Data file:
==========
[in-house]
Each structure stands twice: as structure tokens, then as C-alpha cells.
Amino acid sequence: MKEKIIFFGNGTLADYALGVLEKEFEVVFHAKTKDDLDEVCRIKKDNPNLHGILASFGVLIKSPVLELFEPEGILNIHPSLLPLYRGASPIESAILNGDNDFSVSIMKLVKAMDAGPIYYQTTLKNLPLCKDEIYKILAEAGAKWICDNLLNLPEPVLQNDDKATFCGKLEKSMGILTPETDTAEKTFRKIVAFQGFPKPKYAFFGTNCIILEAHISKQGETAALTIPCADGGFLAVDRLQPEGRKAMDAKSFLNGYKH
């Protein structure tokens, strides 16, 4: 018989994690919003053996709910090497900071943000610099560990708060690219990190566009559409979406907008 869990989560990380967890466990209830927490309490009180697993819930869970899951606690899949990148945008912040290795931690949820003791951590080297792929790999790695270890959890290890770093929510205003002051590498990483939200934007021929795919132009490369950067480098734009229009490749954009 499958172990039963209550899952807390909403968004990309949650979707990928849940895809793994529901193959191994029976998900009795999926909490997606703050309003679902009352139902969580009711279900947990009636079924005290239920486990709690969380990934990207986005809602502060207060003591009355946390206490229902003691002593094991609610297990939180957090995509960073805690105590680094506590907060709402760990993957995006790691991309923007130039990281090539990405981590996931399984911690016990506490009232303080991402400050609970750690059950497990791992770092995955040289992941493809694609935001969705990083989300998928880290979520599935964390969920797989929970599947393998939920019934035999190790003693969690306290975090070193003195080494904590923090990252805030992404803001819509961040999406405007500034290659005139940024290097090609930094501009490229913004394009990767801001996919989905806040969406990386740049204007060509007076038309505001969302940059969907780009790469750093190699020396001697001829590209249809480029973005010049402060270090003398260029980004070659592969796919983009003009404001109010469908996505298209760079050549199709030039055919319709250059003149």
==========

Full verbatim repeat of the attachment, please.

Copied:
[in-house]
Each structure stands twice: as structure tokens, then as C-alpha cells.
Amino acid sequence: MKEKIIFFGNGTLADYALGVLEKEFEVVFHAKTKDDLDEVCRIKKDNPNLHGILASFGVLIKSPVLELFEPEGILNIHPSLLPLYRGASPIESAILNGDNDFSVSIMKLVKAMDAGPIYYQTTLKNLPLCKDEIYKILAEAGAKWICDNLLNLPEPVLQNDDKATFCGKLEKSMGILTPETDTAEKTFRKIVAFQGFPKPKYAFFGTNCIILEAHISKQGETAALTIPCADGGFLAVDRLQPEGRKAMDAKSFLNGYKH
């Protein structure tokens, strides 16, 4: 018989994690919003053996709910090497900071943000610099560990708060690219990190566009559409979406907008 869990989560990380967890466990209830927490309490009180697993819930869970899951606690899949990148945008912040290795931690949820003791951590080297792929790999790695270890959890290890770093929510205003002051590498990483939200934007021929795919132009490369950067480098734009229009490749954009 499958172990039963209550899952807390909403968004990309949650979707990928849940895809793994529901193959191994029976998900009795999926909490997606703050309003679902009352139902969580009711279900947990009636079924005290239920486990709690969380990934990207986005809602502060207060003591009355946390206490229902003691002593094991609610297990939180957090995509960073805690105590680094506590907060709402760990993957995006790691991309923007130039990281090539990405981590996931399984911690016990506490009232303080991402400050609970750690059950497990791992770092995955040289992941493809694609935001969705990083989300998928880290979520599935964390969920797989929970599947393998939920019934035999190790003693969690306290975090070193003195080494904590923090990252805030992404803001819509961040999406405007500034290659005139940024290097090609930094501009490229913004394009990767801001996919989905806040969406990386740049204007060509007076038309505001969302940059969907780009790469750093190699020396001697001829590209249809480029973005010049402060270090003398260029980004070659592969796919983009003009404001109010469908996505298209760079050549199709030039055919319709250059003149």